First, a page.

Wed, 29 October 2014
In 1965, when the Voting Rights Act was first passed, the reasoning was very simple. Racial discrimination in voting should not be allowed.
The provision of the Voting Rights Act to which conservatives objected the most named specific states, and specific parts of other states, those with the most vicious history of voting suppression, for special supervision. Conservatives thought that was unfair.
The burden of proof before 1965 was on anyone who wanted equal rights. Local politicians lost records and insisted that coincidence accounted for those disparities that remained. Local judges were often hostile to minority rights. Foot dragging meant that years could pass before burdens of proof could be met.
Courts even ruled, in 1903, that southern registrars could not be forced to process valid voter registrations.
In 2013, the Supreme court ruled that states, not people, were inherently equal. History of voting suppression should not matter. And in 2014, a district court said it could not force the state of Georgia to process valid voter registrations.
Conservatives are beginning to talk about voting as a privilege, not as a right.
In 1965 we sprang ahead toward equal rights. Now we fall back to states rights.
Conservative Savings Time.
Mon, 27 October 2014
Republicans held a public meeting in California this week where they gathered absentee ballots to deliver to election offices.
A Republican held a private confrontation in Arizona with an Hispanic volunteer who was delivering a group of absentee ballots.
Guess which event has sparked conservatives around the country to a white hot fury.
The two events illustrate the expanded new conservative definition of voter fraud.
Wed, 22 October 2014
The Ebola panic in the United States has dramatically outgrown the Ebola virus itself. Were it not for the death of a man initially turned away from Presbyterian Health Hospital in Dallas, the panic would be a massive exercise in comedy. The hysteria would have been hysterical.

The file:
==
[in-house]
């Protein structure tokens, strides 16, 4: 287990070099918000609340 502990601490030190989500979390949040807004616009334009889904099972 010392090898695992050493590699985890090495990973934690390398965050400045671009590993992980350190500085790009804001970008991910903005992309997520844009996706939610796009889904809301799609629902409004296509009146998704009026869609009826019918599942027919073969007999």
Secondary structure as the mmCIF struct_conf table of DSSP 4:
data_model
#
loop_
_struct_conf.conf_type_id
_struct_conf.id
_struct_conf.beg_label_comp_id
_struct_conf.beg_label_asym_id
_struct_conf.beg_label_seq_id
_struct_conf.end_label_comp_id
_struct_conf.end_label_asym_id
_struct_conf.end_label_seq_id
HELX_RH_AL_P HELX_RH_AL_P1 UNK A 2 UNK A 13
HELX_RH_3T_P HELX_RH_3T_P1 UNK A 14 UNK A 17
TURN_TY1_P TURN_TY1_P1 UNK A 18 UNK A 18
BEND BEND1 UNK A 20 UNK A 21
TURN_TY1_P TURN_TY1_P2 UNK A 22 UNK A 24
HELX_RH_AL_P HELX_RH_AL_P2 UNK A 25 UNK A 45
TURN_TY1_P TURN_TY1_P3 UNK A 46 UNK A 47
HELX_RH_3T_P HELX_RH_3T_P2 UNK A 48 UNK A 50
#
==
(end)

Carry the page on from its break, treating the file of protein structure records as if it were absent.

Still, there are legitimate concerns.
We need to re-examine our current system of private care. For-profit medical facilities can be expected, like any free enterprise institution, to be primarily motivated by profit. To weigh life and death risk against this year's bottom line may not be the best method for the next possible pandemic.
Now may not be the time. It is the campaign season, and Republicans do like to campaign on fear.
But there are signs the public is tiring of panic. The Texas Chainsaw Medi-scare may be approaching the closing credits.
Mon, 20 October 2014
I'm okay with negative ads. If they don't distort the facts, if they don't outright lie, if they are pertinent, if they don't grossly violate ethical boundaries, I'm okay with them.
I am a distinct minority. Voters are sick of negative ads. Poll after poll has demonstrated this to the point where it has become conventional wisdom.
Still, negative ads work. Most of the time. Not always.
They especially don't work when they are so over-the-top voters end up laughing at the sinister accusations.
Wed, 15 October 2014
Most general elections are zero-sum affairs. Winning does not depend on a candidate being liked. Winning depends on a candidate being liked more than the opponent. Sometimes that just means being disliked less.